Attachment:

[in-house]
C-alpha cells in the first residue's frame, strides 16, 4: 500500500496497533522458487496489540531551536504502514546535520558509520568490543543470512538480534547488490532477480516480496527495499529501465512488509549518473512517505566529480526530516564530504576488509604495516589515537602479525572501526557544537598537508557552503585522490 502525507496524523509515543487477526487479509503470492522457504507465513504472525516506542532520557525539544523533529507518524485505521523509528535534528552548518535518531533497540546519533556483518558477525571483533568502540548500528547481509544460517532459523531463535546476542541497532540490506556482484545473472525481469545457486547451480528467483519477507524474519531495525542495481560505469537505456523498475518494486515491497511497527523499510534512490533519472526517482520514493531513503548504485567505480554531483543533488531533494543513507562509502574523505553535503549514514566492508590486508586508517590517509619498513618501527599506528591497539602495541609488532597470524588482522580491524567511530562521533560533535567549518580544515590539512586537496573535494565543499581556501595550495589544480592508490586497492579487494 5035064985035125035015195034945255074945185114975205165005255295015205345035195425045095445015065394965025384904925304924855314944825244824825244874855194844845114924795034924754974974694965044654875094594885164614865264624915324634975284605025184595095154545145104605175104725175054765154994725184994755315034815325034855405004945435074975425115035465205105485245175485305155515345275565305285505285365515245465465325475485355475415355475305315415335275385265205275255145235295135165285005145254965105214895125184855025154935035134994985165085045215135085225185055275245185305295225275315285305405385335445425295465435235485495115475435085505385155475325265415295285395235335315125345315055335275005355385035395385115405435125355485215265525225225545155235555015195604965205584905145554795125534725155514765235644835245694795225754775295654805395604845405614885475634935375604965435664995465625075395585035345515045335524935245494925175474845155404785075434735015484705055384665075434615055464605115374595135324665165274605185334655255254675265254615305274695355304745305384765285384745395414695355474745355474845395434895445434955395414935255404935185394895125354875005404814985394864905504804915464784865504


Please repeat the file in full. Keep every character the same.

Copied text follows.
[in-house]
C-alpha cells in the first residue's frame, strides 16, 4: 500500500496497533522458487496489540531551536504502514546535520558509520568490543543470512538480534547488490532477480516480496527495499529501465512488509549518473512517505566529480526530516564530504576488509604495516589515537602479525572501526557544537598537508557552503585522490 502525507496524523509515543487477526487479509503470492522457504507465513504472525516506542532520557525539544523533529507518524485505521523509528535534528552548518535518531533497540546519533556483518558477525571483533568502540548500528547481509544460517532459523531463535546476542541497532540490506556482484545473472525481469545457486547451480528467483519477507524474519531495525542495481560505469537505456523498475518494486515491497511497527523499510534512490533519472526517482520514493531513503548504485567505480554531483543533488531533494543513507562509502574523505553535503549514514566492508590486508586508517590517509619498513618501527599506528591497539602495541609488532597470524588482522580491524567511530562521533560533535567549518580544515590539512586537496573535494565543499581556501595550495589544480592508490586497492579487494 5035064985035125035015195034945255074945185114975205165005255295015205345035195425045095445015065394965025384904925304924855314944825244824825244874855194844845114924795034924754974974694965044654875094594885164614865264624915324634975284605025184595095154545145104605175104725175054765154994725184994755315034815325034855405004945435074975425115035465205105485245175485305155515345275565305285505285365515245465465325475485355475415355475305315415335275385265205275255145235295135165285005145254965105214895125184855025154935035134994985165085045215135085225185055275245185305295225275315285305405385335445425295465435235485495115475435085505385155475325265415295285395235335315125345315055335275005355385035395385115405435125355485215265525225225545155235555015195604965205584905145554795125534725155514765235644835245694795225754775295654805395604845405614885475634935375604965435664995465625075395585035345515045335524935245494925175474845155404785075434735015484705055384665075434615055464605115374595135324665165274605185334655255254675265254615305274695355304745305384765285384745395414695355474745355474845395434895445434955395414935255404935185394895125354875005404814985394864905504804915464784865504